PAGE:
ACLU Sues Alabama Over Abortion Restrictions That Would Severely Limit Access Statewide

State’s Newest Abortion Laws Would Shutter Clinics, Ban Medically Proven Procedures and Harm Women

Affiliate: ACLU of Alabama
June 3, 2016 9:30 am

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MONTGOMERY, Ala. — The American Civil Liberties Union today filed a legal challenge to three new abortion restrictions that are part of Alabama’s years-long effort to shut down abortion clinics and impose obstacles in the path of a woman who has decided to have an abortion.

The first law, which forces abortion clinics within 2,000 feet of a K-8 public school to close, would shut down the only abortion clinics in Huntsville and Tuscaloosa. Those two clinics provide well over half of the abortions in the state, and shutting them down would leave just three abortion providers in a state of nearly one million women of reproductive age. The second restriction would ban physicians from providing a safe and medically proven method of abortion. The third requirement singles out abortion providers for a medically unnecessary requirement to give every patient a copy of her medical records, even if she does not want it—a requirement that would jeopardize the confidentiality of women seeking abortion services.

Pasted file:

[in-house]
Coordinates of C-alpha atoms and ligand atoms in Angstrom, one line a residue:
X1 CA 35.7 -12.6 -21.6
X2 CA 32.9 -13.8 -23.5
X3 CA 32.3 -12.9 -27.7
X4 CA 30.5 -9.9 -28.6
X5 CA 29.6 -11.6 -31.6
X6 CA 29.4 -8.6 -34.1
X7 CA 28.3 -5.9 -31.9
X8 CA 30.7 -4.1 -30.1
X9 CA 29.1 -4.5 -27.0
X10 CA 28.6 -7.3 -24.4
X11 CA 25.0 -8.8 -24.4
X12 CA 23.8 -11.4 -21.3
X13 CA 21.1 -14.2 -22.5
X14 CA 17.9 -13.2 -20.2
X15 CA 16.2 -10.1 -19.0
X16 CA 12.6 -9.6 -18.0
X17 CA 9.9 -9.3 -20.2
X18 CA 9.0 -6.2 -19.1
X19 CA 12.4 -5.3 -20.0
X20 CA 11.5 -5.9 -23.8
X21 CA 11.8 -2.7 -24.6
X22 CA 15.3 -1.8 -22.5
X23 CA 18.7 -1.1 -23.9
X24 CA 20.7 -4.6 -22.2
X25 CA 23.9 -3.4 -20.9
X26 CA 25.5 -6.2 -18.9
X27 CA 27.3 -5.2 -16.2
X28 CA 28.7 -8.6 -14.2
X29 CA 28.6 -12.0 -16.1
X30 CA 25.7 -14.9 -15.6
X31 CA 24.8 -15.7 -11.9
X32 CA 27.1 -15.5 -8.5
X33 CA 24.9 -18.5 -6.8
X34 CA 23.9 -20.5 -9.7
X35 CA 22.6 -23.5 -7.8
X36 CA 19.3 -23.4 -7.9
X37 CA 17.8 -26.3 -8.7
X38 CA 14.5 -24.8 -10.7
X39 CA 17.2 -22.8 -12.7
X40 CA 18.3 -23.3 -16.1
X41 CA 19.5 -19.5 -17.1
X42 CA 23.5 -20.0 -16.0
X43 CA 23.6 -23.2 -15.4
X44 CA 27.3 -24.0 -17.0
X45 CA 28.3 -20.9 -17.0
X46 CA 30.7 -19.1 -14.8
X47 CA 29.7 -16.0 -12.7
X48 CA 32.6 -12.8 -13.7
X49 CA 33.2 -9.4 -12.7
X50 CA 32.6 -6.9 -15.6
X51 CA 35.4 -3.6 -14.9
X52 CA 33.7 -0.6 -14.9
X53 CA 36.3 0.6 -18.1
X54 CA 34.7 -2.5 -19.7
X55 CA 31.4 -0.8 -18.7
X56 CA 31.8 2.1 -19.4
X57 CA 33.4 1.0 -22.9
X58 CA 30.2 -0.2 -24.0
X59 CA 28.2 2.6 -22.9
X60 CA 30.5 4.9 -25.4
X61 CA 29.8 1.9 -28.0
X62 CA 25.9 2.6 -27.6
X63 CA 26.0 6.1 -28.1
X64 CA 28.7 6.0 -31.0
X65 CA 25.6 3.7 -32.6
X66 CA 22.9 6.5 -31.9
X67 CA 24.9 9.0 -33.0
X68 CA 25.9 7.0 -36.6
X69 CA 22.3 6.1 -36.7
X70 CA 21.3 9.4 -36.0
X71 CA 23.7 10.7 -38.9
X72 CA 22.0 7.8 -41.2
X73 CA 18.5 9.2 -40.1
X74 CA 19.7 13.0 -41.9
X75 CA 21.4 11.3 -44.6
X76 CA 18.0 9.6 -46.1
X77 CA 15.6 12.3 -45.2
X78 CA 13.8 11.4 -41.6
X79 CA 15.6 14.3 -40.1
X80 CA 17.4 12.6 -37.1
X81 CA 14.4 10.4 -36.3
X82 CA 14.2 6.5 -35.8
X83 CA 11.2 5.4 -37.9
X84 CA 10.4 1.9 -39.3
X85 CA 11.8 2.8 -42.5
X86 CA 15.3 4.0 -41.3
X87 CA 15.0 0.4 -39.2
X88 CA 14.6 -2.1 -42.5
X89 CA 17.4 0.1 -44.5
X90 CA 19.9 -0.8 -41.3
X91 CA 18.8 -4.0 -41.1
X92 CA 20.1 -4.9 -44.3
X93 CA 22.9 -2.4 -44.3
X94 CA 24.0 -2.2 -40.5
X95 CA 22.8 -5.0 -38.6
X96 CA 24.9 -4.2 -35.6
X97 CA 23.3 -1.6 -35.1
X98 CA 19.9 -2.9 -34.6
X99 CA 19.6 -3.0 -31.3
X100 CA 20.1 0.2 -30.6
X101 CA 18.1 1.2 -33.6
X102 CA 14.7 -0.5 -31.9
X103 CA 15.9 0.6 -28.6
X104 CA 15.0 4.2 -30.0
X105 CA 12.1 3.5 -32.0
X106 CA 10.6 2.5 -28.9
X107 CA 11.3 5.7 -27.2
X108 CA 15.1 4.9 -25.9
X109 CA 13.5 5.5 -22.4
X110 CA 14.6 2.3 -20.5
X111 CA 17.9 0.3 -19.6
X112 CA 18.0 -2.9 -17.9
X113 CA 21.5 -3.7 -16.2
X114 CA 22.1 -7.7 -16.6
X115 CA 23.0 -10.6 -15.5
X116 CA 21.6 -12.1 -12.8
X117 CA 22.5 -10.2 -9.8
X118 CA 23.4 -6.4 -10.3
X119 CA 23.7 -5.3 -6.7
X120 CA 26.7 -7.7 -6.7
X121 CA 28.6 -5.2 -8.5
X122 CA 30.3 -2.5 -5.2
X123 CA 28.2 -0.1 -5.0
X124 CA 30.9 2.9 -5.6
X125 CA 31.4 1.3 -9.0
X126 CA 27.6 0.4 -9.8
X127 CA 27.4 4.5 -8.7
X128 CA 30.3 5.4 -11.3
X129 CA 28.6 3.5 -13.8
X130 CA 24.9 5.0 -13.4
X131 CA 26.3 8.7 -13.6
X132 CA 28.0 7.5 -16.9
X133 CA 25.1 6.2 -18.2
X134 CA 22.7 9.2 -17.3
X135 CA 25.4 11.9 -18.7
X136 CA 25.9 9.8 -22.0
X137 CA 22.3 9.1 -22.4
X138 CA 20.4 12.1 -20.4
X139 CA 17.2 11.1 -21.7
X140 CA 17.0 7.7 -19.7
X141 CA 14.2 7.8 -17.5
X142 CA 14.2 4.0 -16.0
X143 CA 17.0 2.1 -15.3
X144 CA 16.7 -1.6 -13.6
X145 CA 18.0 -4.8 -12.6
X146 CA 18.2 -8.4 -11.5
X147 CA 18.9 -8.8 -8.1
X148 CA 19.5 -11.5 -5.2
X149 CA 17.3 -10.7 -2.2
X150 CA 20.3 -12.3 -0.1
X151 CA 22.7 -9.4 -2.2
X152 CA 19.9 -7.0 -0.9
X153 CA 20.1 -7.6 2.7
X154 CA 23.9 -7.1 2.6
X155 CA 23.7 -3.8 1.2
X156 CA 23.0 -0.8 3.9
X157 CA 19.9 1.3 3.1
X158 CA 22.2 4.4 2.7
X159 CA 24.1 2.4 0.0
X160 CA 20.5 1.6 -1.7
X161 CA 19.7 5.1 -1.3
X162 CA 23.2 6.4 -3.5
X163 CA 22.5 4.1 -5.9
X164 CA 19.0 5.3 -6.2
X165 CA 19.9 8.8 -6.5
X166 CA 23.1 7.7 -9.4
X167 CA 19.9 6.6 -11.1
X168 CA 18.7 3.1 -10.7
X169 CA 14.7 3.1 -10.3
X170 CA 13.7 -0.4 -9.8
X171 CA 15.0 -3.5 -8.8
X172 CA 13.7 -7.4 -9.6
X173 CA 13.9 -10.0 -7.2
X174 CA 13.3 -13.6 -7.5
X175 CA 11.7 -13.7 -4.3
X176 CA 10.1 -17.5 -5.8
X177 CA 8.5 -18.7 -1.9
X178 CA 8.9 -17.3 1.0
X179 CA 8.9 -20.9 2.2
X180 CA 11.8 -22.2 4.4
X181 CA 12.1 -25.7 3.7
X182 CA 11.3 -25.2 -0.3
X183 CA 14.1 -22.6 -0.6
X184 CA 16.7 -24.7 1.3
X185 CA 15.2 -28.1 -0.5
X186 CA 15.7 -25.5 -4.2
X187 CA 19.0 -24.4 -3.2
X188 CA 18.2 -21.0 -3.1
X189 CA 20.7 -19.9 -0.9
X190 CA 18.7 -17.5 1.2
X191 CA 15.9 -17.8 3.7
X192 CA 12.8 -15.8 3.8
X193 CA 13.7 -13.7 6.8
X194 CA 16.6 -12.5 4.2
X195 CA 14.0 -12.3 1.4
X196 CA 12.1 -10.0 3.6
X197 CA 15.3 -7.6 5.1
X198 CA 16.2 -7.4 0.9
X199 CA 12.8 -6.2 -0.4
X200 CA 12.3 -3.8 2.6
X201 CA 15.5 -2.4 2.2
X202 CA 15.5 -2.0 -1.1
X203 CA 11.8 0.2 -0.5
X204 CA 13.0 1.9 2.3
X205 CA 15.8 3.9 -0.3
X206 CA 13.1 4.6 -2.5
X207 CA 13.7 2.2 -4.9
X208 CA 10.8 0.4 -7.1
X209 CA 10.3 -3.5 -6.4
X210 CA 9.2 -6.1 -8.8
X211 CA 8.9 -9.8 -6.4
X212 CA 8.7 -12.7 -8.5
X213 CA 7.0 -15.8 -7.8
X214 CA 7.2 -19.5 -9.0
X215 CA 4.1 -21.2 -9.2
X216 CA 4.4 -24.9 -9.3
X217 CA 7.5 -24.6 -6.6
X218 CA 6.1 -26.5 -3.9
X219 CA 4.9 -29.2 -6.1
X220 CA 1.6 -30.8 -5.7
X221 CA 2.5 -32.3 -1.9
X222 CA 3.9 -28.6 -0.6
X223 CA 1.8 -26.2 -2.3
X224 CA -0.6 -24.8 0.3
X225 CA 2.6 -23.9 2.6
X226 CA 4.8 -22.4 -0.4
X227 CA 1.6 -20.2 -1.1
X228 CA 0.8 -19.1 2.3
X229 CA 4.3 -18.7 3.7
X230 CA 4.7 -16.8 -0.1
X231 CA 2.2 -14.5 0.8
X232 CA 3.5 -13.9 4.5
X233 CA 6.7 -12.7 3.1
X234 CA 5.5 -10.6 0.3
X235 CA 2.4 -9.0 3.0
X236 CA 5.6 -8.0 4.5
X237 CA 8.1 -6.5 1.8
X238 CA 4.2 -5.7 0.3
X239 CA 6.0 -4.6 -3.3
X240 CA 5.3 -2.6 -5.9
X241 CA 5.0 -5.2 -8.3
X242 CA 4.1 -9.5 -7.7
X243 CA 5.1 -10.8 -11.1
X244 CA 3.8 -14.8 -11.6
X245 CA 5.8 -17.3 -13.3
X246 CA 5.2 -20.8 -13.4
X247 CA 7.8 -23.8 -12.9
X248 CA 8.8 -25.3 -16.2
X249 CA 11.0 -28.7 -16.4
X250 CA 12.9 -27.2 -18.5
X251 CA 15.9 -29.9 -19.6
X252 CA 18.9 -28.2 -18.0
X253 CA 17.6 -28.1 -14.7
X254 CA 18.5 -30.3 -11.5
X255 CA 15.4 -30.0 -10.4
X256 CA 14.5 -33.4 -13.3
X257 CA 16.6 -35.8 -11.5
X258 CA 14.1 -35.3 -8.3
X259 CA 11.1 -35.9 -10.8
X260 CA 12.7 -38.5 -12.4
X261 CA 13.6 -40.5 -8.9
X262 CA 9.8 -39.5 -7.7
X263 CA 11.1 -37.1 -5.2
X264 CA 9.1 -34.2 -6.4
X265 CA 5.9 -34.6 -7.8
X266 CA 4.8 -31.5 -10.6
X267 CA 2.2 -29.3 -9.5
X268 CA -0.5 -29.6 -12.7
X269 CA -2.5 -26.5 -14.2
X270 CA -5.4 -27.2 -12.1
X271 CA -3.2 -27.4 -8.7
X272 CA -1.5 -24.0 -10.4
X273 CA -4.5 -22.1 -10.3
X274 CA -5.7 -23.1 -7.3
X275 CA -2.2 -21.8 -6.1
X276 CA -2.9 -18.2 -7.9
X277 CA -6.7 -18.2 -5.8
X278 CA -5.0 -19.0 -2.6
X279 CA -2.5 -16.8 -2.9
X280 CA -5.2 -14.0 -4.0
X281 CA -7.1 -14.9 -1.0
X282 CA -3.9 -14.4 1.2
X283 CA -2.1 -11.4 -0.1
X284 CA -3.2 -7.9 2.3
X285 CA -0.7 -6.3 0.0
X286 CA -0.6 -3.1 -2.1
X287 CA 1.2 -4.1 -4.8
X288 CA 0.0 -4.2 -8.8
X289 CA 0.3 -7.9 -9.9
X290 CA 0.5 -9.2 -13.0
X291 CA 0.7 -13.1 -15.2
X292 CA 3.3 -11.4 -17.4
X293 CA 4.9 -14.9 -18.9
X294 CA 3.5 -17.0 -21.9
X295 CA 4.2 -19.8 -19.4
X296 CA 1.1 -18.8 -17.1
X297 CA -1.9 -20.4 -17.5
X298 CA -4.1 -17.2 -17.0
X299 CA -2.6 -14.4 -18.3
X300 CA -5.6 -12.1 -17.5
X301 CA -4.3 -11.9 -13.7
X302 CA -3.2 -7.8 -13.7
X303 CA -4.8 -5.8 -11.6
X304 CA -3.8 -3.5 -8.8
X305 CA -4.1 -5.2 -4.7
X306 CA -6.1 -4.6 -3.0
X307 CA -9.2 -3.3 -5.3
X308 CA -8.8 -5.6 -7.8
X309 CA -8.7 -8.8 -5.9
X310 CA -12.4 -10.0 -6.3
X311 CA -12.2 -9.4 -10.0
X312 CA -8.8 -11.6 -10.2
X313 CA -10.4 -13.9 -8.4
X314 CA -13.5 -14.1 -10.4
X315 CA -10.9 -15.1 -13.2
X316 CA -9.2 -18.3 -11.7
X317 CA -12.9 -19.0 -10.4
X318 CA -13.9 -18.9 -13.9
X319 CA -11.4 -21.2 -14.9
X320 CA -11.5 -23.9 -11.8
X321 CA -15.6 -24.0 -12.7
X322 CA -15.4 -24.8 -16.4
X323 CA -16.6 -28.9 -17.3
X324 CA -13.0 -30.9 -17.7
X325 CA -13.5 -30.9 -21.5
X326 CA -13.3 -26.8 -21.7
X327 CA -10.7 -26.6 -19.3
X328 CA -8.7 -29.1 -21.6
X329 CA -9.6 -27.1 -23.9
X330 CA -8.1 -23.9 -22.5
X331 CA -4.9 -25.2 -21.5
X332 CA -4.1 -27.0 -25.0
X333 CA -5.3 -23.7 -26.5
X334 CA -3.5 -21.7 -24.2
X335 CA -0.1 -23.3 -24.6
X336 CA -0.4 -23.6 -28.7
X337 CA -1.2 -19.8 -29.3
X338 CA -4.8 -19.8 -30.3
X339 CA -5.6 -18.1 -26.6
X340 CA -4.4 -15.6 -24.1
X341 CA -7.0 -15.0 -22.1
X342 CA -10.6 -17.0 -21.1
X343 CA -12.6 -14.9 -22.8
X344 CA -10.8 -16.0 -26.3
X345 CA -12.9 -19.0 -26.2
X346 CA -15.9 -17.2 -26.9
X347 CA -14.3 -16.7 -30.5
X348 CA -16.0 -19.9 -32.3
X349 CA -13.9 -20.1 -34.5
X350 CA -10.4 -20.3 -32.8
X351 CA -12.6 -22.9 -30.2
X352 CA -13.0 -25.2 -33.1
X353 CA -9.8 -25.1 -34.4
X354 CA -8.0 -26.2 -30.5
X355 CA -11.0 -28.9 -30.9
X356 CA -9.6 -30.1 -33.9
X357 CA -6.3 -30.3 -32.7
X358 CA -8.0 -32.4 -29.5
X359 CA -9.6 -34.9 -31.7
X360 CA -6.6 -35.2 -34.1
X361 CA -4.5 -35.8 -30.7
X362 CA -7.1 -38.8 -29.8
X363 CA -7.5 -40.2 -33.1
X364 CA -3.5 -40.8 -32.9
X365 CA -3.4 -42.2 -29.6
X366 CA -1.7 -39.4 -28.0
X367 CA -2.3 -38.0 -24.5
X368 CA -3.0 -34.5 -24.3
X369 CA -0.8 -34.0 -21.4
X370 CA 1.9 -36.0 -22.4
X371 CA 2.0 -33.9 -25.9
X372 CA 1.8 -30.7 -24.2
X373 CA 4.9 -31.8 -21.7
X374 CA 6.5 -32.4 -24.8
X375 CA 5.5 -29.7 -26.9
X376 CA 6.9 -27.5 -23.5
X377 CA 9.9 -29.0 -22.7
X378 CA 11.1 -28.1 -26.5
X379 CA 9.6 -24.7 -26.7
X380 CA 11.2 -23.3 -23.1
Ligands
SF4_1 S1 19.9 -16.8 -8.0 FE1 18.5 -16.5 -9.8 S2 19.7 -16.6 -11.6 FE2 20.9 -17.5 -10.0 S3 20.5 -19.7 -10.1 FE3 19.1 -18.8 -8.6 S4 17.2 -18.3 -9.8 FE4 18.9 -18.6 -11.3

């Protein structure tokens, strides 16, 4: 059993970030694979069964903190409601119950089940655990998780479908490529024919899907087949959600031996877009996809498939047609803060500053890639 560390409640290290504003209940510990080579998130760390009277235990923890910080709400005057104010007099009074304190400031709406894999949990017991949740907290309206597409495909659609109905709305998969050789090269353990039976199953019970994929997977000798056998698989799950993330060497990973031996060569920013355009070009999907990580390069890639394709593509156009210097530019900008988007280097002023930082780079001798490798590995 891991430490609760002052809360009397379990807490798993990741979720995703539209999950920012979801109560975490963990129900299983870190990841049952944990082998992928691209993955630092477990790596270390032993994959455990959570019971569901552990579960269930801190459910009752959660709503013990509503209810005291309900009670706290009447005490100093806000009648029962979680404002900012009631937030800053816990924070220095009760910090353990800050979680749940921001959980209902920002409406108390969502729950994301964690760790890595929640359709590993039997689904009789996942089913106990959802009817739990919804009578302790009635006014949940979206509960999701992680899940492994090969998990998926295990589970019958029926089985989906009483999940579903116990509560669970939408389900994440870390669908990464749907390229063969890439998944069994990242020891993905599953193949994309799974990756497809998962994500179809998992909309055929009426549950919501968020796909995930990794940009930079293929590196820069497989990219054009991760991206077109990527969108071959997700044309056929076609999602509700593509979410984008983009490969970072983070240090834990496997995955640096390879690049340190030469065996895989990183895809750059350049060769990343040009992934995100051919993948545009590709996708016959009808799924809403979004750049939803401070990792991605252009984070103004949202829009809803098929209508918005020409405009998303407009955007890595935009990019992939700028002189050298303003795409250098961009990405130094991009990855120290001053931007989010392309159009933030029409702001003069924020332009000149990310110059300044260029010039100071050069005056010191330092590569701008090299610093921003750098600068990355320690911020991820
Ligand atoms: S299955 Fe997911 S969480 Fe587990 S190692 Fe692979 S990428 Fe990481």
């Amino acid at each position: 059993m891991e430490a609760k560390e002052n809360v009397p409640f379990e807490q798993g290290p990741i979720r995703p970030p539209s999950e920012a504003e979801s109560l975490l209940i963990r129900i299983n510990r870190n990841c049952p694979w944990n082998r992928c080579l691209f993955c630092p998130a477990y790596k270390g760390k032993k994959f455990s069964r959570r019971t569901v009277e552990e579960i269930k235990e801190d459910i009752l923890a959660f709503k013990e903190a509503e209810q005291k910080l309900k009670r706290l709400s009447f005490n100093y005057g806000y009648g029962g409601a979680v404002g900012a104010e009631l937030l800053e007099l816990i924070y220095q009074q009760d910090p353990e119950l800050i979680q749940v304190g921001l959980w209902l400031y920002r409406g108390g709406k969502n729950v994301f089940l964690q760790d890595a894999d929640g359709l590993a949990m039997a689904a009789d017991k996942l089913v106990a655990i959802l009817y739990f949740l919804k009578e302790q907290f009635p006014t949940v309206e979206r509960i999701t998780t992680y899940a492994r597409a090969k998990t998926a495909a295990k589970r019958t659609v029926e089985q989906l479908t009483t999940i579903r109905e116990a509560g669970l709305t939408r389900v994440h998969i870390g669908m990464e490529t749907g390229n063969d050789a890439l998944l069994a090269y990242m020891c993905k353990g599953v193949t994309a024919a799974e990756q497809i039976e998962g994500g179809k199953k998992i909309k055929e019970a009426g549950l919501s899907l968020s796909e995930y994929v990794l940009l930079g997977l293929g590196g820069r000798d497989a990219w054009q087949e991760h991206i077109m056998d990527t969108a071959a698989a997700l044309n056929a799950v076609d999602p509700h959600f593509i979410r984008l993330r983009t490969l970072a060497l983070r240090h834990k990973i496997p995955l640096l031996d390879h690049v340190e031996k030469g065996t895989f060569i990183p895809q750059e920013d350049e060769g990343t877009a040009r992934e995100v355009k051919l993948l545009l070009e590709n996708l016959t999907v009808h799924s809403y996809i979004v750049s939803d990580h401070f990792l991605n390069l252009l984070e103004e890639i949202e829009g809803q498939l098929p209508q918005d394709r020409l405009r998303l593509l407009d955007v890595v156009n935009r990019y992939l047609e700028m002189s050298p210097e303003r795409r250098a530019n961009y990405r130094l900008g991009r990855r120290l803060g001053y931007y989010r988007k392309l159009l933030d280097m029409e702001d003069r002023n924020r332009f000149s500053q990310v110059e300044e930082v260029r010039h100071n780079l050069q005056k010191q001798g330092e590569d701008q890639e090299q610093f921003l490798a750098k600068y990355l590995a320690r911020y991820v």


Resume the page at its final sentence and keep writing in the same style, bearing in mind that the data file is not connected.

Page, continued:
“Yet again, Alabama politicians have passed unconstitutional laws designed to prevent a woman from getting the care she needs,” said Andrew Beck, staff attorney with the ACLU’s Reproductive Freedom Project. “We are hopeful that the court will strike these laws down too, but it’s just plain irresponsible for politicians to keep forcing doctors to go court just to ensure that they can provide the care that women need.”

In recent years, courts have blocked three restrictions that would have obstructed access to reproductive healthcare in Alabama. Earlier this year, a federal court permanently struck down a law that similarly would have shut down abortion clinics and harmed women.

“Some politicians seem to be laser focused on stopping a woman who has decided to have an abortion from actually getting one,” said Susan Watson, executive director of the ACLU of Alabama. “It’s long past time for our elected officials to stop interfering with a woman’s personal decisions and to start dealing with the very real problems in our state.”

The restrictions challenged in this lawsuit are part of a nationwide effort by abortion opponents to restrict abortion access. Since 2010, politicians across the country have enacted over 300 laws aimed at restricting a woman’s ability to have an abortion.

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